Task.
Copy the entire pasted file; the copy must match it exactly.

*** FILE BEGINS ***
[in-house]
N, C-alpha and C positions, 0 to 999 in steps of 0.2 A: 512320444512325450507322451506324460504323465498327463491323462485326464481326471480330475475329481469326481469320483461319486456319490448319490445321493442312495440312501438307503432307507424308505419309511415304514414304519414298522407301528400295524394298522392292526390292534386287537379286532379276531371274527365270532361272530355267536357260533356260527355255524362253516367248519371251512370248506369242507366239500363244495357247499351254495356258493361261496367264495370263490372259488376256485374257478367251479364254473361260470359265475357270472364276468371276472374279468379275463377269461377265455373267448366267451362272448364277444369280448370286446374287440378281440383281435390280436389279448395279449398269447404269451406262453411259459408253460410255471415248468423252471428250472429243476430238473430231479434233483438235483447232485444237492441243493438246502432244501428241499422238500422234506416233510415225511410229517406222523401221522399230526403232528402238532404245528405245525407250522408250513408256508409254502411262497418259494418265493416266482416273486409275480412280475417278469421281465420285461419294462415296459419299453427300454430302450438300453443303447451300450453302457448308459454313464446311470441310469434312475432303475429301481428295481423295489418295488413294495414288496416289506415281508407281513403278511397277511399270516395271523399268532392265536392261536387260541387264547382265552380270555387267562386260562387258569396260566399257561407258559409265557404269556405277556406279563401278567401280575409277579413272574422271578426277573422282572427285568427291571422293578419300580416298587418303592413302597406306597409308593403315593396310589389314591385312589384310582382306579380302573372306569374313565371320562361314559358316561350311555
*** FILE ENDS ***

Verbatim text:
[in-house]
N, C-alpha and C positions, 0 to 999 in steps of 0.2 A: 512320444512325450507322451506324460504323465498327463491323462485326464481326471480330475475329481469326481469320483461319486456319490448319490445321493442312495440312501438307503432307507424308505419309511415304514414304519414298522407301528400295524394298522392292526390292534386287537379286532379276531371274527365270532361272530355267536357260533356260527355255524362253516367248519371251512370248506369242507366239500363244495357247499351254495356258493361261496367264495370263490372259488376256485374257478367251479364254473361260470359265475357270472364276468371276472374279468379275463377269461377265455373267448366267451362272448364277444369280448370286446374287440378281440383281435390280436389279448395279449398269447404269451406262453411259459408253460410255471415248468423252471428250472429243476430238473430231479434233483438235483447232485444237492441243493438246502432244501428241499422238500422234506416233510415225511410229517406222523401221522399230526403232528402238532404245528405245525407250522408250513408256508409254502411262497418259494418265493416266482416273486409275480412280475417278469421281465420285461419294462415296459419299453427300454430302450438300453443303447451300450453302457448308459454313464446311470441310469434312475432303475429301481428295481423295489418295488413294495414288496416289506415281508407281513403278511397277511399270516395271523399268532392265536392261536387260541387264547382265552380270555387267562386260562387258569396260566399257561407258559409265557404269556405277556406279563401278567401280575409277579413272574422271578426277573422282572427285568427291571422293578419300580416298587418303592413302597406306597409308593403315593396310589389314591385312589384310582382306579380302573372306569374313565371320562361314559358316561350311555